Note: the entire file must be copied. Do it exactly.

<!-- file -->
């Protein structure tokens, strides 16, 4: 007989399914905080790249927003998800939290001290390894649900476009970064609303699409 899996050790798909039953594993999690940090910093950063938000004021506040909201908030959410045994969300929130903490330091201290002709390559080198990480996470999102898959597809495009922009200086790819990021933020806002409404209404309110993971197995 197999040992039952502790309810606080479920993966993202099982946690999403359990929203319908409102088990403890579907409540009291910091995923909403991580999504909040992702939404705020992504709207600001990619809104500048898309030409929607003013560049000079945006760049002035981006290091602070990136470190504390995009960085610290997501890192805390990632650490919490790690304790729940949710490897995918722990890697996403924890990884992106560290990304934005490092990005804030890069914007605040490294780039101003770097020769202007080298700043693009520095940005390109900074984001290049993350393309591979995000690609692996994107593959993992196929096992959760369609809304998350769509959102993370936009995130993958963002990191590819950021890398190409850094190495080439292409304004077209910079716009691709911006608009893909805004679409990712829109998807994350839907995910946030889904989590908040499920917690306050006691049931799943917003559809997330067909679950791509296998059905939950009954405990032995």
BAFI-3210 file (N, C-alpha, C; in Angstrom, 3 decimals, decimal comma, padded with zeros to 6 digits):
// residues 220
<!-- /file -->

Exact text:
């Protein structure tokens, strides 16, 4: 007989399914905080790249927003998800939290001290390894649900476009970064609303699409 899996050790798909039953594993999690940090910093950063938000004021506040909201908030959410045994969300929130903490330091201290002709390559080198990480996470999102898959597809495009922009200086790819990021933020806002409404209404309110993971197995 197999040992039952502790309810606080479920993966993202099982946690999403359990929203319908409102088990403890579907409540009291910091995923909403991580999504909040992702939404705020992504709207600001990619809104500048898309030409929607003013560049000079945006760049002035981006290091602070990136470190504390995009960085610290997501890192805390990632650490919490790690304790729940949710490897995918722990890697996403924890990884992106560290990304934005490092990005804030890069914007605040490294780039101003770097020769202007080298700043693009520095940005390109900074984001290049993350393309591979995000690609692996994107593959993992196929096992959760369609809304998350769509959102993370936009995130993958963002990191590819950021890398190409850094190495080439292409304004077209910079716009691709911006608009893909805004679409990712829109998807994350839907995910946030889904989590908040499920917690306050006691049931799943917003559809997330067909679950791509296998059905939950009954405990032995």
BAFI-3210 file (N, C-alpha, C; in Angstrom, 3 decimals, decimal comma, padded with zeros to 6 digits):
// residues 220